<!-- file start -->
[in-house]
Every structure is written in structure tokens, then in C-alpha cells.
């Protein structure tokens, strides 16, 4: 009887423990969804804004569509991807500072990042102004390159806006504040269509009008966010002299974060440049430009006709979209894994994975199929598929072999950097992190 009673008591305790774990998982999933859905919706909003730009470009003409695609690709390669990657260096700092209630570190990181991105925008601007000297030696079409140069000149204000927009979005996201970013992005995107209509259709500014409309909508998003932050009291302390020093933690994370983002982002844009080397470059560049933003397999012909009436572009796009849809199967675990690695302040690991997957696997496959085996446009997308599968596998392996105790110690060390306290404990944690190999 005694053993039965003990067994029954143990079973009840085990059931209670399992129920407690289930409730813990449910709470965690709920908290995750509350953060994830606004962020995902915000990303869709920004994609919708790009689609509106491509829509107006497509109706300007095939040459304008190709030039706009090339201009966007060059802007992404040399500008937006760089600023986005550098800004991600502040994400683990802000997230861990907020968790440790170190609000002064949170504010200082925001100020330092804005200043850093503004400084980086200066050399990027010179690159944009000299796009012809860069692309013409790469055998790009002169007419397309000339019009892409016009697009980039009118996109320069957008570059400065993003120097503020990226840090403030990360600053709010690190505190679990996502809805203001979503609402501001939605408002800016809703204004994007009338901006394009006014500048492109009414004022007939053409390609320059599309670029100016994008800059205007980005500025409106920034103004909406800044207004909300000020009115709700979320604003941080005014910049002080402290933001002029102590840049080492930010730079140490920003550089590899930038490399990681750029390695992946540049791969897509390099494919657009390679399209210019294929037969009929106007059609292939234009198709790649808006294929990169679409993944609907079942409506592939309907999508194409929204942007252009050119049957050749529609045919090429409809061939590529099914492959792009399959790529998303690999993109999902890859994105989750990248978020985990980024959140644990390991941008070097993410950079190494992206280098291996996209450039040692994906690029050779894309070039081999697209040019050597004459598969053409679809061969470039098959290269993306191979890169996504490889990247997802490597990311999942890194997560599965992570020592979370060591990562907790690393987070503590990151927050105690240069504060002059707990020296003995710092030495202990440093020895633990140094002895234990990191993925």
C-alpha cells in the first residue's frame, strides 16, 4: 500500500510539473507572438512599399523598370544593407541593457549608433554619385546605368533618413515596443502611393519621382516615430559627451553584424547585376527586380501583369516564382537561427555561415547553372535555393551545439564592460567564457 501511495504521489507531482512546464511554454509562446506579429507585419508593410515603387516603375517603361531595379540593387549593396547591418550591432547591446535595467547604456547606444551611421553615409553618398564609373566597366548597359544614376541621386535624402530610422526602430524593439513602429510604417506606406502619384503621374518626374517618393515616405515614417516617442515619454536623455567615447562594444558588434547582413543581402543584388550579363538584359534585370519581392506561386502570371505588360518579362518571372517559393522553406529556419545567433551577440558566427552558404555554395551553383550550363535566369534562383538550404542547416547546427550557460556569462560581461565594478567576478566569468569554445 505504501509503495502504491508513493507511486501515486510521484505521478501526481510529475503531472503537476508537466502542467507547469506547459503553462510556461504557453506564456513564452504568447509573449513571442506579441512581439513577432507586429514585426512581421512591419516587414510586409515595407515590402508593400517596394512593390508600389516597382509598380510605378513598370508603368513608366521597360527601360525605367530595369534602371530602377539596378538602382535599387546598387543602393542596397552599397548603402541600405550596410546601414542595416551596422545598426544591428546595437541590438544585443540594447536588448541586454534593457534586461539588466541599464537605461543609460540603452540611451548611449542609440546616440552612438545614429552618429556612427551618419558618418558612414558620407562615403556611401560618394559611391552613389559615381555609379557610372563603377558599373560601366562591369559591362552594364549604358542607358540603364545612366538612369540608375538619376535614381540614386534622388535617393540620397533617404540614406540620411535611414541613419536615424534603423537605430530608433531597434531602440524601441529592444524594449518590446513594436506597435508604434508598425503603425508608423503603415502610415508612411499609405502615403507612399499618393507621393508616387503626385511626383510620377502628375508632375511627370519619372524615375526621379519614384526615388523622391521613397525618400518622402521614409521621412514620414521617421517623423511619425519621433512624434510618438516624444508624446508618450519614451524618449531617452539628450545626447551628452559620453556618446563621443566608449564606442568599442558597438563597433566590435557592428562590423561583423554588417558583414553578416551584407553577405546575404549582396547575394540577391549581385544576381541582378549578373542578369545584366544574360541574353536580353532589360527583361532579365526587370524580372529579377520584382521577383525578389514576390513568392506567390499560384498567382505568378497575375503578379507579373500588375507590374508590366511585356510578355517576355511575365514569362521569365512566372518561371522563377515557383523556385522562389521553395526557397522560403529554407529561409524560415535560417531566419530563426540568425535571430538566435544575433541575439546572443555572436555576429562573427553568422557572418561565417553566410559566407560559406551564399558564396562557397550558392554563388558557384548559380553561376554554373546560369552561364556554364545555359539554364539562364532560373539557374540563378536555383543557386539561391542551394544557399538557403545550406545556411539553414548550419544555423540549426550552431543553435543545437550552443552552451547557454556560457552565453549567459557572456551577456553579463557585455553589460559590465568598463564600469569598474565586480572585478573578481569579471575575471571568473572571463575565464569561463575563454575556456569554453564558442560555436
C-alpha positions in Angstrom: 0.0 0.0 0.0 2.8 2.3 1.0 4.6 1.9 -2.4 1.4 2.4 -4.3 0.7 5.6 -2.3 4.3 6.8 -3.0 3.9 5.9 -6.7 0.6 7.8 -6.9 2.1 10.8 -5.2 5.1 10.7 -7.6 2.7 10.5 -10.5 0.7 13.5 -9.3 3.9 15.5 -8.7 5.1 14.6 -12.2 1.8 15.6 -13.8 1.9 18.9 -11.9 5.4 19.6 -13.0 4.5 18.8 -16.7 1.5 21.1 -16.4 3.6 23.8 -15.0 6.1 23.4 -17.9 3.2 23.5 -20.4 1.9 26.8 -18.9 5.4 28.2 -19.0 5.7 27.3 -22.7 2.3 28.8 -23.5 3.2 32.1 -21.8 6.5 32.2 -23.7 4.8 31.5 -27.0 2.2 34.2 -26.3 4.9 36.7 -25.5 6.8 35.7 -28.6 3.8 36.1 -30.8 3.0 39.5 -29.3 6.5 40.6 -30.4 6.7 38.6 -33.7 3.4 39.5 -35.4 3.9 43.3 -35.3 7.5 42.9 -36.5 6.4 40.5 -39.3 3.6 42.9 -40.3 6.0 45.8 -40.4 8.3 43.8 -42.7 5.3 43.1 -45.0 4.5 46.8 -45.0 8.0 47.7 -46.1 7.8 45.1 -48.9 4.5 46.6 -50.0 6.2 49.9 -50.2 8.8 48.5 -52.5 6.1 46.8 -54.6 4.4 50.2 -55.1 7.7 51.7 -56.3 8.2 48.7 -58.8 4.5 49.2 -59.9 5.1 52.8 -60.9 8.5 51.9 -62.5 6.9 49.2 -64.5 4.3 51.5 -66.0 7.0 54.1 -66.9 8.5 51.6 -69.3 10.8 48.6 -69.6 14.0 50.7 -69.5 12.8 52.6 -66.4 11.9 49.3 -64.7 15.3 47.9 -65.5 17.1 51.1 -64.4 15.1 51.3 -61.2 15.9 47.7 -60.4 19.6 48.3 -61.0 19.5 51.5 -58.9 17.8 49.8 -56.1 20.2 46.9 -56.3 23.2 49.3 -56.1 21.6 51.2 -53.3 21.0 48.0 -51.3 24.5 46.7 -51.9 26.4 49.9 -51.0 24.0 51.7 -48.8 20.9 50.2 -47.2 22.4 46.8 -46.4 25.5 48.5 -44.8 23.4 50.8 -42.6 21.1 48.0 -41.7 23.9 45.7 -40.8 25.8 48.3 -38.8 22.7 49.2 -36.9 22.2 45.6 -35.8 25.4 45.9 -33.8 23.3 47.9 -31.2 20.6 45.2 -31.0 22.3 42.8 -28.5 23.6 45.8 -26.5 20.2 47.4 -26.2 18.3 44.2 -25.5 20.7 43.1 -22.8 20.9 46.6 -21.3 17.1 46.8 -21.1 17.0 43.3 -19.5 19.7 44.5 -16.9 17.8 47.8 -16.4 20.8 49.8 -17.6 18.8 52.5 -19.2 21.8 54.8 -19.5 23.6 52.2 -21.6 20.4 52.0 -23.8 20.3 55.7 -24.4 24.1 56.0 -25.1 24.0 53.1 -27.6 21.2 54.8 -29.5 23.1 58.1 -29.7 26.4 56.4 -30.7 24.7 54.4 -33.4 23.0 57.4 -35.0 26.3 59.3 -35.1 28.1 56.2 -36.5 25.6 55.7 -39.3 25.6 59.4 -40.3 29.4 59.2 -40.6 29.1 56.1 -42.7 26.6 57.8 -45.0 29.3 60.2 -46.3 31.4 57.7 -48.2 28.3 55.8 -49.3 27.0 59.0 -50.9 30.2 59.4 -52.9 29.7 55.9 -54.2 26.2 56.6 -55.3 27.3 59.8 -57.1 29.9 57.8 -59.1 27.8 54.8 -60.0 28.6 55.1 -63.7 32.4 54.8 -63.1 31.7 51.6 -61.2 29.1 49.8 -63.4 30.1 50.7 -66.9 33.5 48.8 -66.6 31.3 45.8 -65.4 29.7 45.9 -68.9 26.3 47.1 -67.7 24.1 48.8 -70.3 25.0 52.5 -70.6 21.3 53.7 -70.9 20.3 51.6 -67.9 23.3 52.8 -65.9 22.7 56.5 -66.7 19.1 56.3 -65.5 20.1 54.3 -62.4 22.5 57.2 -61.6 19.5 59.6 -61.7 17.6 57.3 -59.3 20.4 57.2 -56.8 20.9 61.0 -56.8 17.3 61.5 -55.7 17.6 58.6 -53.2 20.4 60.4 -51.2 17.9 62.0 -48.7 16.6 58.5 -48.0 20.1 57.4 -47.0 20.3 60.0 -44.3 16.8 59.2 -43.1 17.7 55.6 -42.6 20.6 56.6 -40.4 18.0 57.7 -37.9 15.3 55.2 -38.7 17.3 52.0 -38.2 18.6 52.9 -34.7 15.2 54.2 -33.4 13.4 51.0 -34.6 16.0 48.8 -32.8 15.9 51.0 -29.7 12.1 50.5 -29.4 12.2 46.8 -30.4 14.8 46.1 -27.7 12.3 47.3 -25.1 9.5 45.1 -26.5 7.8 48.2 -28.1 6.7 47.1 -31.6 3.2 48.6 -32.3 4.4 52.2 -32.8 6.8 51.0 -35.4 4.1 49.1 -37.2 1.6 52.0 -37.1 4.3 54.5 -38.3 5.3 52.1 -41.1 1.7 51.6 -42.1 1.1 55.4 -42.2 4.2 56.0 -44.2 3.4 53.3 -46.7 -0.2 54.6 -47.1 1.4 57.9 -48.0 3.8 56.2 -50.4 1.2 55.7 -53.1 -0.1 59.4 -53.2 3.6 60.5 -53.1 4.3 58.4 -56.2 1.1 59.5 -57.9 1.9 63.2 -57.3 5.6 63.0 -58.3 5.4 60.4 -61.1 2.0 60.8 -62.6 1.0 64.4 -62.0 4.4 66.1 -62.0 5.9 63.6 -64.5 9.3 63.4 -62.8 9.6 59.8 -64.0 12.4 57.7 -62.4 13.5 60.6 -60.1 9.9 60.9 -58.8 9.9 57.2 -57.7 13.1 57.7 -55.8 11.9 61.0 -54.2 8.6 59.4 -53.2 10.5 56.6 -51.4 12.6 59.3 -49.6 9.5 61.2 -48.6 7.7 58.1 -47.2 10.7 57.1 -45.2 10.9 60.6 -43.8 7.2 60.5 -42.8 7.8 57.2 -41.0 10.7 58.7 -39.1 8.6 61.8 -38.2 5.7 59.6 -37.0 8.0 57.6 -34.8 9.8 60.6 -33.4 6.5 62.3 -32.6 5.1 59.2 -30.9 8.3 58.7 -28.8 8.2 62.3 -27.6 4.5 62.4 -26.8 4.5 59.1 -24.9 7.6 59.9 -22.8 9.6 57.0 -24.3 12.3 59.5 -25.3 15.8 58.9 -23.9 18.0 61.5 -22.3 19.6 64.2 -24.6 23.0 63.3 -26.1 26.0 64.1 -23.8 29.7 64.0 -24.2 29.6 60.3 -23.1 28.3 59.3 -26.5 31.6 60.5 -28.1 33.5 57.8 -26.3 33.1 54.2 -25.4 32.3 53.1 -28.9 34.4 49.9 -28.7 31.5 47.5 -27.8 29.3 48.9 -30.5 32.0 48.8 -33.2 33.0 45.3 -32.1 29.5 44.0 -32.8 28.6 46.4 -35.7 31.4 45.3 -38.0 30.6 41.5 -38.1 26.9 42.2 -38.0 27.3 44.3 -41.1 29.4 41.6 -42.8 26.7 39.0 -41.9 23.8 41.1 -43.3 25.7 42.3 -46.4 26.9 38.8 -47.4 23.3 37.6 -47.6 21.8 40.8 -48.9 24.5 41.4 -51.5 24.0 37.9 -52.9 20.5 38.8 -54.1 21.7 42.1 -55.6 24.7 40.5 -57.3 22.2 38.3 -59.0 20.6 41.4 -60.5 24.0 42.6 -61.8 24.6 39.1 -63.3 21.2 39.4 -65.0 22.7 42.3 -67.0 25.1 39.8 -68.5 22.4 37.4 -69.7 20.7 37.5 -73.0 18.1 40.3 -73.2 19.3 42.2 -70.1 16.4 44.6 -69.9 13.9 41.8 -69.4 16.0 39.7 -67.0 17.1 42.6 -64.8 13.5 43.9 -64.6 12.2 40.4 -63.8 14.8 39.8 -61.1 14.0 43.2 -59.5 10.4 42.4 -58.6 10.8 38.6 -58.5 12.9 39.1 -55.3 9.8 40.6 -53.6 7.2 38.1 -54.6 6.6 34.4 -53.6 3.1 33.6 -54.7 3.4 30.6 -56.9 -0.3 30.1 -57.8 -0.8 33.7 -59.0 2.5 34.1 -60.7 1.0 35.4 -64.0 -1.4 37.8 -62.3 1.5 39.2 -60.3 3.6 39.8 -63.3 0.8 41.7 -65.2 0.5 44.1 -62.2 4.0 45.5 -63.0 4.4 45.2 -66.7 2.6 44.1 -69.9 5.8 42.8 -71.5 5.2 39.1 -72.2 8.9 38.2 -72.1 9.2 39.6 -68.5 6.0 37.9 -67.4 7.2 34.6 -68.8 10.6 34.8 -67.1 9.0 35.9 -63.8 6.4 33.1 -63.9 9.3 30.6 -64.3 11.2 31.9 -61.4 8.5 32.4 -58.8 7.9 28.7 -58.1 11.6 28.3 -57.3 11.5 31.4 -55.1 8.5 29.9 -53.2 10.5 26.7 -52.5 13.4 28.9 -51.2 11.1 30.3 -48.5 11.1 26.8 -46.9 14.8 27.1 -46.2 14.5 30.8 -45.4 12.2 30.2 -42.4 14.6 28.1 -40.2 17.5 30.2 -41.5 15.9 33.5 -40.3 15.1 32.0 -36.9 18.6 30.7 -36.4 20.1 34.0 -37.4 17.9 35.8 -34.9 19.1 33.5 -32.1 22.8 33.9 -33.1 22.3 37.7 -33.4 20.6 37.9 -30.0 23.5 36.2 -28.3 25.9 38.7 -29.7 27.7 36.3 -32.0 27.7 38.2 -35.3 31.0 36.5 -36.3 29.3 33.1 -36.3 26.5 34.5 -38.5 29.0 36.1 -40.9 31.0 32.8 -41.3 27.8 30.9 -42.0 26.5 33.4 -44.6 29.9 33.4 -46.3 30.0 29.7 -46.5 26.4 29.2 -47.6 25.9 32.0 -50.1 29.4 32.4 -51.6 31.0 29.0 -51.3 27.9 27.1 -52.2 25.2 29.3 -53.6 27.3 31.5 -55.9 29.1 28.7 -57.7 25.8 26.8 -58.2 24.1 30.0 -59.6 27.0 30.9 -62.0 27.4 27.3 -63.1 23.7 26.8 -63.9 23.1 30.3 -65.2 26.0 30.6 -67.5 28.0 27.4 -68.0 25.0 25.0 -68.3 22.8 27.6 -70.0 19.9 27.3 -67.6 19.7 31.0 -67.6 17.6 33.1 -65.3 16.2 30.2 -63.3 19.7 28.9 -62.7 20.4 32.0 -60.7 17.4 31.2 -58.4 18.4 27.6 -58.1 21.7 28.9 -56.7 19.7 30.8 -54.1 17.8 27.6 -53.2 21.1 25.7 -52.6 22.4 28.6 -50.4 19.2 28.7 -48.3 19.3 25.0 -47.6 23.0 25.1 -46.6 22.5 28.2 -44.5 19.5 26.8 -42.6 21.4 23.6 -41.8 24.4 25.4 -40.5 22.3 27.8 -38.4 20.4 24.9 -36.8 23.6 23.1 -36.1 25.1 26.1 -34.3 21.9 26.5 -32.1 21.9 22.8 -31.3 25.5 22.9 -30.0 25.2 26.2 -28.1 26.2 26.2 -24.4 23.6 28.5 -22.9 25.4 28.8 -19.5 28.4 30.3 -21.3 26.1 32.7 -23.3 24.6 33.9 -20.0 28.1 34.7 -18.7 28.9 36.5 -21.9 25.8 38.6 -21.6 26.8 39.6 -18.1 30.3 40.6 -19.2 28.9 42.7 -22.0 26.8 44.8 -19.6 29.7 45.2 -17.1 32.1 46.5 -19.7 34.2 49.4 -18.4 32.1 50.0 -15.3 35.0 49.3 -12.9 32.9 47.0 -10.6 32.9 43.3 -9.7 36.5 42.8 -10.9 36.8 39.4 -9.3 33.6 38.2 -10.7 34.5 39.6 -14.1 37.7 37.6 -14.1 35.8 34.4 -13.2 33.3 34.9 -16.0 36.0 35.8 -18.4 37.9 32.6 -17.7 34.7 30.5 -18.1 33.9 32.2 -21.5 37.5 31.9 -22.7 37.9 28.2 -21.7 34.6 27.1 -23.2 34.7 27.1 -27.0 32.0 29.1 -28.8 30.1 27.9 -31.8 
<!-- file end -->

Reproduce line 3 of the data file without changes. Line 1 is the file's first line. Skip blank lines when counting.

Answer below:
């Protein structure tokens, strides 16, 4: 009887423990969804804004569509991807500072990042102004390159806006504040269509009008966010002299974060440049430009006709979209894994994975199929598929072999950097992190 009673008591305790774990998982999933859905919706909003730009470009003409695609690709390669990657260096700092209630570190990181991105925008601007000297030696079409140069000149204000927009979005996201970013992005995107209509259709500014409309909508998003932050009291302390020093933690994370983002982002844009080397470059560049933003397999012909009436572009796009849809199967675990690695302040690991997957696997496959085996446009997308599968596998392996105790110690060390306290404990944690190999 005694053993039965003990067994029954143990079973009840085990059931209670399992129920407690289930409730813990449910709470965690709920908290995750509350953060994830606004962020995902915000990303869709920004994609919708790009689609509106491509829509107006497509109706300007095939040459304008190709030039706009090339201009966007060059802007992404040399500008937006760089600023986005550098800004991600502040994400683990802000997230861990907020968790440790170190609000002064949170504010200082925001100020330092804005200043850093503004400084980086200066050399990027010179690159944009000299796009012809860069692309013409790469055998790009002169007419397309000339019009892409016009697009980039009118996109320069957008570059400065993003120097503020990226840090403030990360600053709010690190505190679990996502809805203001979503609402501001939605408002800016809703204004994007009338901006394009006014500048492109009414004022007939053409390609320059599309670029100016994008800059205007980005500025409106920034103004909406800044207004909300000020009115709700979320604003941080005014910049002080402290933001002029102590840049080492930010730079140490920003550089590899930038490399990681750029390695992946540049791969897509390099494919657009390679399209210019294929037969009929106007059609292939234009198709790649808006294929990169679409993944609907079942409506592939309907999508194409929204942007252009050119049957050749529609045919090429409809061939590529099914492959792009399959790529998303690999993109999902890859994105989750990248978020985990980024959140644990390991941008070097993410950079190494992206280098291996996209450039040692994906690029050779894309070039081999697209040019050597004459598969053409679809061969470039098959290269993306191979890169996504490889990247997802490597990311999942890194997560599965992570020592979370060591990562907790690393987070503590990151927050105690240069504060002059707990020296003995710092030495202990440093020895633990140094002895234990990191993925």